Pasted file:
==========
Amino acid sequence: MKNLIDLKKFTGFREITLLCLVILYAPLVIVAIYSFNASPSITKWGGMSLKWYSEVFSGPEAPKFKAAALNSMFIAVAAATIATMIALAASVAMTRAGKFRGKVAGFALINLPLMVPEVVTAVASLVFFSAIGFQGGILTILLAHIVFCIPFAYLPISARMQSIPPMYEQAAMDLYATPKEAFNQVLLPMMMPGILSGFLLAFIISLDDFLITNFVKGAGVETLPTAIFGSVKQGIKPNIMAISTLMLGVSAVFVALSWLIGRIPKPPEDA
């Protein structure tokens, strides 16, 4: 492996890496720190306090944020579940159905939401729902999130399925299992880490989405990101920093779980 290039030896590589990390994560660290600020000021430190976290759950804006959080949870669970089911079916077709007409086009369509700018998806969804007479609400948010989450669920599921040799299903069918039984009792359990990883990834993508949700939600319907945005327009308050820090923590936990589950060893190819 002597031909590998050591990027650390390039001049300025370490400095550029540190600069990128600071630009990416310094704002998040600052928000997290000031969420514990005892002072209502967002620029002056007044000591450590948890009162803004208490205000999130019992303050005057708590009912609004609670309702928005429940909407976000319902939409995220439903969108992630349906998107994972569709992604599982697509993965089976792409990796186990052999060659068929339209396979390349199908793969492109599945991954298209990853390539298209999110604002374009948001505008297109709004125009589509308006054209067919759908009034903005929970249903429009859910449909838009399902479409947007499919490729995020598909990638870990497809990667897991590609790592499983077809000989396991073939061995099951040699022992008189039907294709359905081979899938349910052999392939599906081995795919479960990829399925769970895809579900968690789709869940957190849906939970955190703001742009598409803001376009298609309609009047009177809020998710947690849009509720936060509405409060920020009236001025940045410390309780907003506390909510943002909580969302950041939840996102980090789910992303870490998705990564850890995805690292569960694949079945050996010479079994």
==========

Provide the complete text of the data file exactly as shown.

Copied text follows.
Amino acid sequence: MKNLIDLKKFTGFREITLLCLVILYAPLVIVAIYSFNASPSITKWGGMSLKWYSEVFSGPEAPKFKAAALNSMFIAVAAATIATMIALAASVAMTRAGKFRGKVAGFALINLPLMVPEVVTAVASLVFFSAIGFQGGILTILLAHIVFCIPFAYLPISARMQSIPPMYEQAAMDLYATPKEAFNQVLLPMMMPGILSGFLLAFIISLDDFLITNFVKGAGVETLPTAIFGSVKQGIKPNIMAISTLMLGVSAVFVALSWLIGRIPKPPEDA
């Protein structure tokens, strides 16, 4: 492996890496720190306090944020579940159905939401729902999130399925299992880490989405990101920093779980 290039030896590589990390994560660290600020000021430190976290759950804006959080949870669970089911079916077709007409086009369509700018998806969804007479609400948010989450669920599921040799299903069918039984009792359990990883990834993508949700939600319907945005327009308050820090923590936990589950060893190819 002597031909590998050591990027650390390039001049300025370490400095550029540190600069990128600071630009990416310094704002998040600052928000997290000031969420514990005892002072209502967002620029002056007044000591450590948890009162803004208490205000999130019992303050005057708590009912609004609670309702928005429940909407976000319902939409995220439903969108992630349906998107994972569709992604599982697509993965089976792409990796186990052999060659068929339209396979390349199908793969492109599945991954298209990853390539298209999110604002374009948001505008297109709004125009589509308006054209067919759908009034903005929970249903429009859910449909838009399902479409947007499919490729995020598909990638870990497809990667897991590609790592499983077809000989396991073939061995099951040699022992008189039907294709359905081979899938349910052999392939599906081995795919479960990829399925769970895809579900968690789709869940957190849906939970955190703001742009598409803001376009298609309609009047009177809020998710947690849009509720936060509405409060920020009236001025940045410390309780907003506390909510943002909580969302950041939840996102980090789910992303870490998705990564850890995805690292569960694949079945050996010479079994």